There’s no way to prevent prefix subscriptions either in principle or for certain prefixes.
Using RPCs would be a workaround, but it’s a somewhat strange use of the pattern.
When using dynamic authorization, you can also authorized based on the sessionID, so for client-to-client communication this would work without using authentication.
You mean, that I had to add some code to my crossbar, that would allow subscription to chat.incoming.sessionID and reject all requests, where the sessionID does not correspond.
Well this will be the first time I’ll modify code running on the crossbar itself. Will give it a shot.
Have to read the spec. I assume I can block subscribes only but allow publish?
Just out of curiosity: How are you exchanging the secret between the clients?
Ouch the question that hurts
Initially (in order to avoid further thinking) I thought about out of band communication (SMS / phone / PGP-mail ) which is good enough for some use cases.
One use case would be a set of dedicated apps (running on a few machines by power users having access to the secret key) which should be allowed receiving confidential information from many clients.
thus everybody should be allowed to publish, but just some privileged users should be allowed to receive.
Another use case (in the later future) would be something like the creation of private chat rooms with no centralized intelligence or master application and no encryption apart from the https protocol to communicate wit a rather stupid crossbar.
I wanted to be able, that such a chat client could use an out of the box crossbar without any modification (just tell anybody to pip install and run a default Xbar, publish its address and let all participants connect being able to create private groups amongst them). Imagine people playing a board game and wanting to have private conversations (2 or more persons per chat) via a preloaded mobile phone’s app (just having to enter the IP of a plain simple crossbar)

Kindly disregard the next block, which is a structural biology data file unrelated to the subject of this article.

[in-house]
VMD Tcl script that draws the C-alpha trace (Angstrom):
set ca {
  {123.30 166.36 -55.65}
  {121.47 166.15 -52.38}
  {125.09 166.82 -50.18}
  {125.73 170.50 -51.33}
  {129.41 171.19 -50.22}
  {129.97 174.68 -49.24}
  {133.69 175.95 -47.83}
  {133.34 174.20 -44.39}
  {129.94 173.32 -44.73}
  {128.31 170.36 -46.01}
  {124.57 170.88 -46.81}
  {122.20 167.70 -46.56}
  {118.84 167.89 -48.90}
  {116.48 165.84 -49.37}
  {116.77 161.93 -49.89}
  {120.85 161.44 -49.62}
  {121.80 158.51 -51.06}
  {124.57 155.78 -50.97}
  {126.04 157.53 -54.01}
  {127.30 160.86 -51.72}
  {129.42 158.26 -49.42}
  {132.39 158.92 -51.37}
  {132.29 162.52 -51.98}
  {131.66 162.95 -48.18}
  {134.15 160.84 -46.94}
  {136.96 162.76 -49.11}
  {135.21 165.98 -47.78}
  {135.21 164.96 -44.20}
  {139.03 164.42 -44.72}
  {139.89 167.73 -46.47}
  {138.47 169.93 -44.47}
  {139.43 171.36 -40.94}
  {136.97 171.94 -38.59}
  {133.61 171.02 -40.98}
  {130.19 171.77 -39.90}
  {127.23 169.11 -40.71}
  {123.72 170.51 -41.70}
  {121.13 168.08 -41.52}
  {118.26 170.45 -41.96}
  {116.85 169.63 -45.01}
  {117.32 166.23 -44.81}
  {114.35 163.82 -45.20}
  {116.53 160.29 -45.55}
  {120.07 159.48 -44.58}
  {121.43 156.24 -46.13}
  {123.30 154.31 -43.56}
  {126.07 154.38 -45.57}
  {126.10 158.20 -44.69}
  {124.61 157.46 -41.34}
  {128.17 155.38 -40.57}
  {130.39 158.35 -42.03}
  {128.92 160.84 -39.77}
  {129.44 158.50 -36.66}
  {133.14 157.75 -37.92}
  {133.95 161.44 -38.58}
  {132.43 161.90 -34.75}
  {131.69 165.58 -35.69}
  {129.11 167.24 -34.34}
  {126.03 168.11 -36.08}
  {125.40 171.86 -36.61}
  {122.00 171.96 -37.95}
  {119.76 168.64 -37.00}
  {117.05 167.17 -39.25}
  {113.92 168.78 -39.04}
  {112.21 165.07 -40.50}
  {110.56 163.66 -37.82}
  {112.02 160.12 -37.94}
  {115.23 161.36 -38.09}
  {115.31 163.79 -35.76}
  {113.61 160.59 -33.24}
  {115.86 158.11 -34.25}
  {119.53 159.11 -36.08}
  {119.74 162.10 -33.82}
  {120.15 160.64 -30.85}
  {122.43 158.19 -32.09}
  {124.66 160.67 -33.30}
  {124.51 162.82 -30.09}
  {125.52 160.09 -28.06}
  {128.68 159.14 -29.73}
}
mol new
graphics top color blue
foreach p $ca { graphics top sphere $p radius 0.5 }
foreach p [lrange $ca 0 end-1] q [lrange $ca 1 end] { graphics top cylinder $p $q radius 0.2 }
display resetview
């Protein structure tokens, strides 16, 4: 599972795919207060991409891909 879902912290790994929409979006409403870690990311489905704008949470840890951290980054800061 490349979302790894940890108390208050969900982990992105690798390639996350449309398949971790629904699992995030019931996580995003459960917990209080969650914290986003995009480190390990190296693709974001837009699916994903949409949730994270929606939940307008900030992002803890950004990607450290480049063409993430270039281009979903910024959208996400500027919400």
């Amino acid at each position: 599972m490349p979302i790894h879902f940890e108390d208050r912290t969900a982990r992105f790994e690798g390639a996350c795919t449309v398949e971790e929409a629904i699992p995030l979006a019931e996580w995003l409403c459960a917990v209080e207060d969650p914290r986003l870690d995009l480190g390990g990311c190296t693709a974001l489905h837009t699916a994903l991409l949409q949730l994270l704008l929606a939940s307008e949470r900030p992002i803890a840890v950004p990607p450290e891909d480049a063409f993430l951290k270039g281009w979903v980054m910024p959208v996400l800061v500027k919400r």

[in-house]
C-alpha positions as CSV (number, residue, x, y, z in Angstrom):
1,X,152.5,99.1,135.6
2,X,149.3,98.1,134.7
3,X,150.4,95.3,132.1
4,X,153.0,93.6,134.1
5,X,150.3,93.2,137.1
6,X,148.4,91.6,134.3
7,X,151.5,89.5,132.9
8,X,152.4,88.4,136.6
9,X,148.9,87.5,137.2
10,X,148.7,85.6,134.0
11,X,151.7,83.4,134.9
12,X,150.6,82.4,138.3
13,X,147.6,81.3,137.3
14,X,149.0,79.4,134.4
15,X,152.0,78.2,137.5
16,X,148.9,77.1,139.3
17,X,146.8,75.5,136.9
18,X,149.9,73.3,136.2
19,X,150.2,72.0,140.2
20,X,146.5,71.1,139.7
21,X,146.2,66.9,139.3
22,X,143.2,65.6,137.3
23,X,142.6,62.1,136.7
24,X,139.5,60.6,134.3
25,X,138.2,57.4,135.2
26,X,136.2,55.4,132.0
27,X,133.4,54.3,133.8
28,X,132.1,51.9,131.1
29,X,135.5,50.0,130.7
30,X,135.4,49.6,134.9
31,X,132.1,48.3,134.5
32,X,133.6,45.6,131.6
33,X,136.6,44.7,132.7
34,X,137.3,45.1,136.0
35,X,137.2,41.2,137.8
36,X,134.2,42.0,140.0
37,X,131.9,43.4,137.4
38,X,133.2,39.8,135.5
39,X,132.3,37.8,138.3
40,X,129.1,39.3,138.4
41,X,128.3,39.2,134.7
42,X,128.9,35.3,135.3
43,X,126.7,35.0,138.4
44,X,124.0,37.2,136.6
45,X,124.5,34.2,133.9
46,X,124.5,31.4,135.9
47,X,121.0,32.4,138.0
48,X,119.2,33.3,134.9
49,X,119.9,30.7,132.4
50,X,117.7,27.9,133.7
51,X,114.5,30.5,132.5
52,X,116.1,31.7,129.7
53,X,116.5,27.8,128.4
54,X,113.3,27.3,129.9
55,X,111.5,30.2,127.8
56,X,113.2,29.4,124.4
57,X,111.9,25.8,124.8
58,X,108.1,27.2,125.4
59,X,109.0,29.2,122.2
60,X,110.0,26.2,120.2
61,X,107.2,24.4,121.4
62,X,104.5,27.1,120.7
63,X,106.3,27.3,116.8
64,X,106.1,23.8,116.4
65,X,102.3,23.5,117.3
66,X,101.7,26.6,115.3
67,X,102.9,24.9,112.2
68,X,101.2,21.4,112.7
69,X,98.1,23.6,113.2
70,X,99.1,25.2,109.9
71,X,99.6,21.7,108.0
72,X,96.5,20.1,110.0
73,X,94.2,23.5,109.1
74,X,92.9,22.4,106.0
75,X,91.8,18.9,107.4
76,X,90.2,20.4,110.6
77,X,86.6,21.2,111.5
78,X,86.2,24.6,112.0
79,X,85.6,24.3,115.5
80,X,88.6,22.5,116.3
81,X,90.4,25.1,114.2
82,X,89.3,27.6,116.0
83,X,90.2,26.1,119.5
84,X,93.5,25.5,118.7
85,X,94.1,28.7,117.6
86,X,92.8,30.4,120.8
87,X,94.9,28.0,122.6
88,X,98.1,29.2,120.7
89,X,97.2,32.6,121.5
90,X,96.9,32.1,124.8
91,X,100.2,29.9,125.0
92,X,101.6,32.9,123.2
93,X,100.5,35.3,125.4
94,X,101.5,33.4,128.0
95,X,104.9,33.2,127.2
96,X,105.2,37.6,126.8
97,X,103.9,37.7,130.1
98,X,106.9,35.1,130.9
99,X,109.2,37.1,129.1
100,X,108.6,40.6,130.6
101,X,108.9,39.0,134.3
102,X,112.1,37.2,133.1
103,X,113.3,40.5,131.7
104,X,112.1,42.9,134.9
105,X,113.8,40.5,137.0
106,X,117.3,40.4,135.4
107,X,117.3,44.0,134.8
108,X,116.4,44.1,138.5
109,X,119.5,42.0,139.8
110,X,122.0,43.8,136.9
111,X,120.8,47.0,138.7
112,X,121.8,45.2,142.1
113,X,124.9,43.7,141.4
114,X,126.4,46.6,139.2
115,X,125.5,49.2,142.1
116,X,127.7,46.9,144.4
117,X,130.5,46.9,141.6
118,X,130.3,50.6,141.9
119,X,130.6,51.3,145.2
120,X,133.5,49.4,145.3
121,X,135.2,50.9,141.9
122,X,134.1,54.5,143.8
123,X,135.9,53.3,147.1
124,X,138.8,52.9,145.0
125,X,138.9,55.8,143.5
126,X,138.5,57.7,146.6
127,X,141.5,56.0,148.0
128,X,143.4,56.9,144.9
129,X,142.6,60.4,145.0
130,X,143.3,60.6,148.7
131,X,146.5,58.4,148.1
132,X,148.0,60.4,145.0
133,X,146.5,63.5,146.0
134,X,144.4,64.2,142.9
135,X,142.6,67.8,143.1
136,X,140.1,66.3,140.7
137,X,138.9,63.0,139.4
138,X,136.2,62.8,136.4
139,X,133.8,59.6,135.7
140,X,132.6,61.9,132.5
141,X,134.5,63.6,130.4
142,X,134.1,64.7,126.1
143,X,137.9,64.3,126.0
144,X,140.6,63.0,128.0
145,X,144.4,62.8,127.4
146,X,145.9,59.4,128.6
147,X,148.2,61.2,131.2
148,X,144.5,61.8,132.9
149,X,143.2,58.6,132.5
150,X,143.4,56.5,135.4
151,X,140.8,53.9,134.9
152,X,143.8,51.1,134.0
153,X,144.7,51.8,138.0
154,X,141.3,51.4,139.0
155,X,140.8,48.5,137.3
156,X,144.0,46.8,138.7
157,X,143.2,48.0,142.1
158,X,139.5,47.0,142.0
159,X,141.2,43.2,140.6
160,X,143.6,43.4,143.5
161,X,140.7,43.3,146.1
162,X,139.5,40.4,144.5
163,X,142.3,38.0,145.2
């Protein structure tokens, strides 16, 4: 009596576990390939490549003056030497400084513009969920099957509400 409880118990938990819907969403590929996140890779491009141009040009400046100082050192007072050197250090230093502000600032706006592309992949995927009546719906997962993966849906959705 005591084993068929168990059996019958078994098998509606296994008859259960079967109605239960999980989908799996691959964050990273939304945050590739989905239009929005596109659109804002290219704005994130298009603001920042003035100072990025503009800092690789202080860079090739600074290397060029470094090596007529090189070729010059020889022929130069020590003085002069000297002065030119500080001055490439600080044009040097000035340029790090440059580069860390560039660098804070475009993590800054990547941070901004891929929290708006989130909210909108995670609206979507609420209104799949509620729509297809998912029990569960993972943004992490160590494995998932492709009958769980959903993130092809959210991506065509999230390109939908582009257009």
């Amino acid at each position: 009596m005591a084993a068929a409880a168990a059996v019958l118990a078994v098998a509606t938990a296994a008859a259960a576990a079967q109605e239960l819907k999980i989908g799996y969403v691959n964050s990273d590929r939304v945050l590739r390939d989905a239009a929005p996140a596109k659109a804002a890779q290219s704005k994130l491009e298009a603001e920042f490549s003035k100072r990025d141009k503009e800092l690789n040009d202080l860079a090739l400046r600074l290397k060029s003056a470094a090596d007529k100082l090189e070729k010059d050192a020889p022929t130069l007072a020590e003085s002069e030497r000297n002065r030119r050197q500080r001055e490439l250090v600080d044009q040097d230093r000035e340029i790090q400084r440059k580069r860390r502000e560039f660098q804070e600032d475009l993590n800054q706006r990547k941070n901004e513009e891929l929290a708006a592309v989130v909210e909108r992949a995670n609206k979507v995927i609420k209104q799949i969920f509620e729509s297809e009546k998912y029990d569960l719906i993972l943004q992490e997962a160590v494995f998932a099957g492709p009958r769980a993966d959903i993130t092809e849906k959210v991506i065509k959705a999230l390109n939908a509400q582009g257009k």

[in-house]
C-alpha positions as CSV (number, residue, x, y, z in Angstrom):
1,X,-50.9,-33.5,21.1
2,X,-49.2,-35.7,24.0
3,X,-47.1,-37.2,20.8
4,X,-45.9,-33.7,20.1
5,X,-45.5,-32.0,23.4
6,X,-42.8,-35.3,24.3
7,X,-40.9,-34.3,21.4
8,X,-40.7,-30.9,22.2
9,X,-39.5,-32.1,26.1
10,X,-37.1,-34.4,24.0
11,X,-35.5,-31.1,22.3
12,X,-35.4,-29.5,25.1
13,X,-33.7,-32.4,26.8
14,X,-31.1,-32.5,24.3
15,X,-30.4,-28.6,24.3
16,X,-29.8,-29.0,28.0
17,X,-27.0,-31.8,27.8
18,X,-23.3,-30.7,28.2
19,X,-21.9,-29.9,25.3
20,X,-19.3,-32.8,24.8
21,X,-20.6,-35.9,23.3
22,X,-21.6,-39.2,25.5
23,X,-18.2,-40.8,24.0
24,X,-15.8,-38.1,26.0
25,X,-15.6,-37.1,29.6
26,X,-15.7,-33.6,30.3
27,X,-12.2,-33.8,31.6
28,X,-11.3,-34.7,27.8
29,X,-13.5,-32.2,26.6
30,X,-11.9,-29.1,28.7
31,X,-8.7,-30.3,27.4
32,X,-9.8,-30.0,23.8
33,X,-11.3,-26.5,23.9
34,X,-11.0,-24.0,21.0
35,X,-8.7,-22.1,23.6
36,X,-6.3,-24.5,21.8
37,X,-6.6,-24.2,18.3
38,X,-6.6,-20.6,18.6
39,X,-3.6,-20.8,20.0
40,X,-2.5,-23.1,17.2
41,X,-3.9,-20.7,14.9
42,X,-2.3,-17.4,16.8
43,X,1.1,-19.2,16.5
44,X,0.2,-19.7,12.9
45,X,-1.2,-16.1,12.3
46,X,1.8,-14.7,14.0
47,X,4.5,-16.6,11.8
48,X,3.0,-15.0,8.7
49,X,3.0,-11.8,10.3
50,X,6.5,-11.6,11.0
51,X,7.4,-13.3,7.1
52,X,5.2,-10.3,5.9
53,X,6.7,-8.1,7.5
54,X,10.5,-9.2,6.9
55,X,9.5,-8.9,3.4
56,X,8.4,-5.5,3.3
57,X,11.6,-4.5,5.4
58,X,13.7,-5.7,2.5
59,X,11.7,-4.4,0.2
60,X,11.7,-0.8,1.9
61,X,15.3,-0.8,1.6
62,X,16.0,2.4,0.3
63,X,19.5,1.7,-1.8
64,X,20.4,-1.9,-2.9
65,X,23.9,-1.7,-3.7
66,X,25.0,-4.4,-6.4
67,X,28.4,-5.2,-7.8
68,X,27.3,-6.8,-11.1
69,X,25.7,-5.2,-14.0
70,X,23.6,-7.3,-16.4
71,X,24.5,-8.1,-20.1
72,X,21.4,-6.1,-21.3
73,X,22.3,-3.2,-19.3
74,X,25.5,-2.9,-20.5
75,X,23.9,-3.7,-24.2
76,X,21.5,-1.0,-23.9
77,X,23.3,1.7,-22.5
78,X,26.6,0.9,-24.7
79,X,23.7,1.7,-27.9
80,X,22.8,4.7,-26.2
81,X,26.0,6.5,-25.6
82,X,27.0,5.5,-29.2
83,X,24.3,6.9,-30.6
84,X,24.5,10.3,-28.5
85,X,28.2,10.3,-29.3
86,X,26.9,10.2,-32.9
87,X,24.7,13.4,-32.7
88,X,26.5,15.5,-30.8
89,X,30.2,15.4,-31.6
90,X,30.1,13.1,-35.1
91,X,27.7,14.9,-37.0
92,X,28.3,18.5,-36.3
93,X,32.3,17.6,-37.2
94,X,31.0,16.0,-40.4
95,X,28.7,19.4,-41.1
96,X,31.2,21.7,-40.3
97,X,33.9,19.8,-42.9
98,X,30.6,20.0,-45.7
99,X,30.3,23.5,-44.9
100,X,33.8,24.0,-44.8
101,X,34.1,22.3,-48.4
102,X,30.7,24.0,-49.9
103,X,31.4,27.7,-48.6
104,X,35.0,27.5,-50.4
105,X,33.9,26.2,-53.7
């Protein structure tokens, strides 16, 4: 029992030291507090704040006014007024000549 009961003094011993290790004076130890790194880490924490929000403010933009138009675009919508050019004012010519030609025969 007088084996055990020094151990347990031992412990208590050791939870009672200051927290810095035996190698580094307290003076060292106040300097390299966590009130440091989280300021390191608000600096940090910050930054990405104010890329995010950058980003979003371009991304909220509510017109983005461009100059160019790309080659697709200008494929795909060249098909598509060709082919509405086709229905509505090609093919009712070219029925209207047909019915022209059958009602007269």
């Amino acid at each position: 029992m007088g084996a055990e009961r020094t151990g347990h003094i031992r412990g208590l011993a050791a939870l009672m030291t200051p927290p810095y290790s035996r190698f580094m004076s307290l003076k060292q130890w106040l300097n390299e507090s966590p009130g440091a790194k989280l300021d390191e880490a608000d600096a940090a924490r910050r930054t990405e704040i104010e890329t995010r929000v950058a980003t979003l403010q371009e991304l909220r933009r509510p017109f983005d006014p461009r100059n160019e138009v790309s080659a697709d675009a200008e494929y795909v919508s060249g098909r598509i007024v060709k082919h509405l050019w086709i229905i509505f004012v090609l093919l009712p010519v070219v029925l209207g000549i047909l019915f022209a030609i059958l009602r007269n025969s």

I imagined it like this. (idea is as I said to have no centralized intelligence)
Everybody can see the list of participants in a certain world (use for example the channel “players_of_game.game1” )
Whenever a player joins, he notifies every other subscribed player about his presence ("hello I’m there and my name / id is)
Everbody who’s still alive will reply with “I am here”. I think there’s more optimal solutions to know who’s alife and subscribe to a channel but this would do.
At this point all participants know about each others presence.
Now any player can register an RPC call with a predefined naming style. So now each player has a way to send a secret message to any other player.
Whenever one wants to enter into a private communication with somebody one could send a chat request via RPC and receive a random invisible pub/sub channel id to communicate with.
If hidden channels existed the problem would now be solved without any specialized central crossbar.
Now I could establish secure point to point chats and I could create group channels and share them via the point to point chats with all participants which could participate at a specific
Am I the only one who would benefit from non observable ‘wildcardable’ channels?
An alternative approach would of course be to create a special crossbar configuration and deliver it as part of the default repository allowing such chats.
However I really liked the idea, that crossbar itself doesn’t have to do any book keeping of chat rooms and participants except the default register / pub / sub / call methods.
On Friday, August 21, 2015 at 1:36:49 PM UTC+2, Alexander Gödde wrote: